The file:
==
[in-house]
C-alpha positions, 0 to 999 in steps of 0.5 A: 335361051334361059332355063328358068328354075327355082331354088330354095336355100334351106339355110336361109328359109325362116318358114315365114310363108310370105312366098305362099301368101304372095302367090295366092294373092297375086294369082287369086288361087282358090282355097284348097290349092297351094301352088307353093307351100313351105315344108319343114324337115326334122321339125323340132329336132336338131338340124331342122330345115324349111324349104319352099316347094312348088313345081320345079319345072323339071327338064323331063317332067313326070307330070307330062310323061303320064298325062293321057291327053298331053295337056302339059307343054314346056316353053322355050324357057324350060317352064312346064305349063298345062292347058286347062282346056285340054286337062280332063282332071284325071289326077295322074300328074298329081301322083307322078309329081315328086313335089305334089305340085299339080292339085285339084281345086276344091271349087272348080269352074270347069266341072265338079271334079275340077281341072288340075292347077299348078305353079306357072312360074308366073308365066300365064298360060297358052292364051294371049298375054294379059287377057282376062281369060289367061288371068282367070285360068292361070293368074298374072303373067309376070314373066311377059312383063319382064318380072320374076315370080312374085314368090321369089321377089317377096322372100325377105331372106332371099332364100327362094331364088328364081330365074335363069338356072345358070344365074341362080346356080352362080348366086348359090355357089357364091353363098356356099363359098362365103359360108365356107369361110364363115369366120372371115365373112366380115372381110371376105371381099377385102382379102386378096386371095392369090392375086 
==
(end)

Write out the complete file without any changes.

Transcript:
[in-house]
C-alpha positions, 0 to 999 in steps of 0.5 A: 335361051334361059332355063328358068328354075327355082331354088330354095336355100334351106339355110336361109328359109325362116318358114315365114310363108310370105312366098305362099301368101304372095302367090295366092294373092297375086294369082287369086288361087282358090282355097284348097290349092297351094301352088307353093307351100313351105315344108319343114324337115326334122321339125323340132329336132336338131338340124331342122330345115324349111324349104319352099316347094312348088313345081320345079319345072323339071327338064323331063317332067313326070307330070307330062310323061303320064298325062293321057291327053298331053295337056302339059307343054314346056316353053322355050324357057324350060317352064312346064305349063298345062292347058286347062282346056285340054286337062280332063282332071284325071289326077295322074300328074298329081301322083307322078309329081315328086313335089305334089305340085299339080292339085285339084281345086276344091271349087272348080269352074270347069266341072265338079271334079275340077281341072288340075292347077299348078305353079306357072312360074308366073308365066300365064298360060297358052292364051294371049298375054294379059287377057282376062281369060289367061288371068282367070285360068292361070293368074298374072303373067309376070314373066311377059312383063319382064318380072320374076315370080312374085314368090321369089321377089317377096322372100325377105331372106332371099332364100327362094331364088328364081330365074335363069338356072345358070344365074341362080346356080352362080348366086348359090355357089357364091353363098356356099363359098362365103359360108365356107369361110364363115369366120372371115365373112366380115372381110371376105371381099377385102382379102386378096386371095392369090392375086 